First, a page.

Of prime significance to the decision in this case is the fact that in two prior applications appellant had made for disability benefits,*fn4 in which he had claimed 1958 and 1955 dates of disability, it had been determined that his condition was not disabling at any time from 1955 to December 31, 1959. (TR. 66.) These prior applications were rejected by the Chief of the Evaluation and Authorization Branch of the Social Security Administration in a letter dated November 23, 1964, which stated, in pertinent part:

After studying all the facts in your case and the medical evidence, and considering your statements, age, education, and experience, we find that your condition was not disabling within the meaning of the law on December 9, 1955, (the date you state you became unable to work), or on any later date through December 31, 1959. This is the last day on which you still met the earnings requirement.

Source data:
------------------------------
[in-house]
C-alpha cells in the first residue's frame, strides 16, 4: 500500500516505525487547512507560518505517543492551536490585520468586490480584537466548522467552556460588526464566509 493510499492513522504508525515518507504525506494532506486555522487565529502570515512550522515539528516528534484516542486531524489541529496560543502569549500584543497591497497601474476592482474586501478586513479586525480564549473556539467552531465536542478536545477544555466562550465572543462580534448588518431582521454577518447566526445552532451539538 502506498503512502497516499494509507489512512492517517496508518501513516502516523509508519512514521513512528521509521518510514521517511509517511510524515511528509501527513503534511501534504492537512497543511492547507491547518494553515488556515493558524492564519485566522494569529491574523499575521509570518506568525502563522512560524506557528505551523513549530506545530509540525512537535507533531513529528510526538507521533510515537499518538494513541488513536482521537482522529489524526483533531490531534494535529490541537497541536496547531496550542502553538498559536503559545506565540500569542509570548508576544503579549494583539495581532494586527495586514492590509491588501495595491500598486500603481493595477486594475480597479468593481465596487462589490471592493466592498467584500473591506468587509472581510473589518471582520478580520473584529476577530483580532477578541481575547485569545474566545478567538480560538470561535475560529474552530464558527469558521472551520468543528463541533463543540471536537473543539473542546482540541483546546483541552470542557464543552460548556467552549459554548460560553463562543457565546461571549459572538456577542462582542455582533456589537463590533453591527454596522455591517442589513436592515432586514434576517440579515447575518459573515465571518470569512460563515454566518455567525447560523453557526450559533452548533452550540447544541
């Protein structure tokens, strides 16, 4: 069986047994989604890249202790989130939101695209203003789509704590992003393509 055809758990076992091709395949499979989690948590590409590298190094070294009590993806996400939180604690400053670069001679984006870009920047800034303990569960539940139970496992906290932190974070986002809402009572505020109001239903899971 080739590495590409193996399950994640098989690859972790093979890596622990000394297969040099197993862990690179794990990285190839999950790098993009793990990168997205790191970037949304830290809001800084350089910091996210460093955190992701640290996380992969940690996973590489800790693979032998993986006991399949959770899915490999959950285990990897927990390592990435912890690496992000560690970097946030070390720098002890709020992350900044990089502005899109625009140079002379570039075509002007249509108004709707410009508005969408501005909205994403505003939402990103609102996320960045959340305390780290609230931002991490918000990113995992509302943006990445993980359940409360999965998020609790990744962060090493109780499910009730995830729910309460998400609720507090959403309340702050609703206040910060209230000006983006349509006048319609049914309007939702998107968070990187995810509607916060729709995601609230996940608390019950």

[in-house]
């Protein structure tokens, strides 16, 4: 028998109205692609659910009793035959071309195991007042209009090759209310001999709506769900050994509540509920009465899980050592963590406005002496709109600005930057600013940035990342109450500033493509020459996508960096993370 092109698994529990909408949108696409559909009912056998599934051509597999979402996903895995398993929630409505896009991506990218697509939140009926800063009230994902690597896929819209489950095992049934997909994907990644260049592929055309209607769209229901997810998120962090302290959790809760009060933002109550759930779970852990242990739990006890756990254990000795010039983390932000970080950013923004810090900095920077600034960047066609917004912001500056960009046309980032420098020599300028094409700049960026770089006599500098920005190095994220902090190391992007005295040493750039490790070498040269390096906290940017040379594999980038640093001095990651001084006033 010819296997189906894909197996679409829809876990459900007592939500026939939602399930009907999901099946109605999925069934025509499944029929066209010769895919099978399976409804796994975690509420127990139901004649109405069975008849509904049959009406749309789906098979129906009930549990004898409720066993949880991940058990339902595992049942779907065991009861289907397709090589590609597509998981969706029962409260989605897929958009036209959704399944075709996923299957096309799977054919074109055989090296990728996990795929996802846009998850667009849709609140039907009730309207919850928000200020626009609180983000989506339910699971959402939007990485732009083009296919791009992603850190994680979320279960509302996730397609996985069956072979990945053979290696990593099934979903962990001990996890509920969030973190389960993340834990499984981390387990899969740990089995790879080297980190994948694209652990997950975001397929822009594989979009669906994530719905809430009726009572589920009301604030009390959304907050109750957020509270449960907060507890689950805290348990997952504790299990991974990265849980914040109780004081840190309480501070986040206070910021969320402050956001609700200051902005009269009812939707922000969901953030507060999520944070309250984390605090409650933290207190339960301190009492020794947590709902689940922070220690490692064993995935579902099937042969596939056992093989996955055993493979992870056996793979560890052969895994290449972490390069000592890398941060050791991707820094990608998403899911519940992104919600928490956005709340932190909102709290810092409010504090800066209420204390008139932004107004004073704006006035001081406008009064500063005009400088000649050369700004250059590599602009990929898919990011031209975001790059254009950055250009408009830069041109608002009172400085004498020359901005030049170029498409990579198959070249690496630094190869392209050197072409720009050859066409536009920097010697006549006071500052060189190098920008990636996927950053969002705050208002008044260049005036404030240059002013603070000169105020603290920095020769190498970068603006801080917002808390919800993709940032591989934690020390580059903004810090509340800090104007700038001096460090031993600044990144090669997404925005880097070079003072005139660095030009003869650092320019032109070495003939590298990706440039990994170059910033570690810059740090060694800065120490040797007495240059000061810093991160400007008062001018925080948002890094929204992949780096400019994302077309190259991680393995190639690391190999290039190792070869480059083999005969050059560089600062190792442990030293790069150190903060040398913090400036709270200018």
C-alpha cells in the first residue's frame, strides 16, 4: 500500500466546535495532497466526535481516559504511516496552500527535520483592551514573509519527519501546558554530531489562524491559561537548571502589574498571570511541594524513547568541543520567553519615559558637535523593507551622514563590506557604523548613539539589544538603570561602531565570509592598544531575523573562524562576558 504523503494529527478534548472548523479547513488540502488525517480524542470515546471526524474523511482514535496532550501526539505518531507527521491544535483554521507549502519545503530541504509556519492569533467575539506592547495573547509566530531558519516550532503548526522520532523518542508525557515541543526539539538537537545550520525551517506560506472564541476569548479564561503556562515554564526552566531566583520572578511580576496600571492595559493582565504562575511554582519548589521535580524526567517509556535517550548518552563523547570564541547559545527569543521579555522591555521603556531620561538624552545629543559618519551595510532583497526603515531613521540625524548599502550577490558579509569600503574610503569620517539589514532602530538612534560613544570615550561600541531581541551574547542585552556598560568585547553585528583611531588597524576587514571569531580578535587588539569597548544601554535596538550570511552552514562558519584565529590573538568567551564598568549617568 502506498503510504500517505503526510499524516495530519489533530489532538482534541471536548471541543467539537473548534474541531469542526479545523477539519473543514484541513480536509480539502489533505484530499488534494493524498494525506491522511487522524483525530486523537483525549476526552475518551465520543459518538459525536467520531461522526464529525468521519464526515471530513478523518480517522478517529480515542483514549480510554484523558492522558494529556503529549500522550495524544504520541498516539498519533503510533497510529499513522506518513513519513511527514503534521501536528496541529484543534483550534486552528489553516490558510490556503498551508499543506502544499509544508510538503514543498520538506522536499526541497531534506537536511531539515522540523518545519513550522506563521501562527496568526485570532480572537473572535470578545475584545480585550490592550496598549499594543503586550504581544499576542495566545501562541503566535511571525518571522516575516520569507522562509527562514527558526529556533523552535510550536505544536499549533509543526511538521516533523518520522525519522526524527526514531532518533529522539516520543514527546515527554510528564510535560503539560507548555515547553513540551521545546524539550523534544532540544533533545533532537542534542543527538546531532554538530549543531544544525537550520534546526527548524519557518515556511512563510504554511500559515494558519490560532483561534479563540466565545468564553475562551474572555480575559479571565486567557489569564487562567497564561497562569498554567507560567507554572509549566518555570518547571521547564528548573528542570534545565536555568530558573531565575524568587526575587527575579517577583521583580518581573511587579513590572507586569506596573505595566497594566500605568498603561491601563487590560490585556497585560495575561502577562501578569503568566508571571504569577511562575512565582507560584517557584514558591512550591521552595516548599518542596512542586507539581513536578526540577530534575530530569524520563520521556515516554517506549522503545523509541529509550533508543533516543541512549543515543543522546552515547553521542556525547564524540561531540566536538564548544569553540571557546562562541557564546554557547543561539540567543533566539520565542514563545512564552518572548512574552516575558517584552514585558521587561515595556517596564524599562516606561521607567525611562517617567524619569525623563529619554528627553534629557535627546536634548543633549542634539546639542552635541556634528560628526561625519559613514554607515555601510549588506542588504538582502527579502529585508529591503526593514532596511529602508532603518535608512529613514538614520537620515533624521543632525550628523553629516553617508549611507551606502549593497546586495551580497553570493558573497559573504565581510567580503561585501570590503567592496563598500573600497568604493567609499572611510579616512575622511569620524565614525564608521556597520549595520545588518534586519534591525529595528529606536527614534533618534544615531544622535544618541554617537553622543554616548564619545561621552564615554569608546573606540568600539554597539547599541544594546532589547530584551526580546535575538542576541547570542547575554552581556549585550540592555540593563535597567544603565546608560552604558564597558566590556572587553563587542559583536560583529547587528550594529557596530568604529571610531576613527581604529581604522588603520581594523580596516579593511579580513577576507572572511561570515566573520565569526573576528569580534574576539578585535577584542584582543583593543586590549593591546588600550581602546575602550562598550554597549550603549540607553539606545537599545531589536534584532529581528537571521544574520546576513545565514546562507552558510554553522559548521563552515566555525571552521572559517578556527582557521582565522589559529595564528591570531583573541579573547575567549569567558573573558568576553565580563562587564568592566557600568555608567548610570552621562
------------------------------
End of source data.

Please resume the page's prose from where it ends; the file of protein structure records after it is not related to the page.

If you believe that this determination is not correct, you may request that your case be reexamined. If you want this reconsideration you must request it not later than 6 months from the date of this notice. You may make any such request through your local social security district office. If additional evidence is available you should submit it with your request. Please read the enclosed pamphlet for more information about your right to question the decision made on your claim. (TR. 66.)

Appellant did not seek any administrative reconsideration of the 1964 denial of his application, either with respect to the absence of disability or the terminal date of his period of coverage,*fn5 within the six-month period. Nor has appellant ever sought to reopen the 1963 and 1964 applications within the four-year period allowed by the Secretary's regulations, 20 C.F.R. §§ 404.956-404.958, where error or other good cause is shown.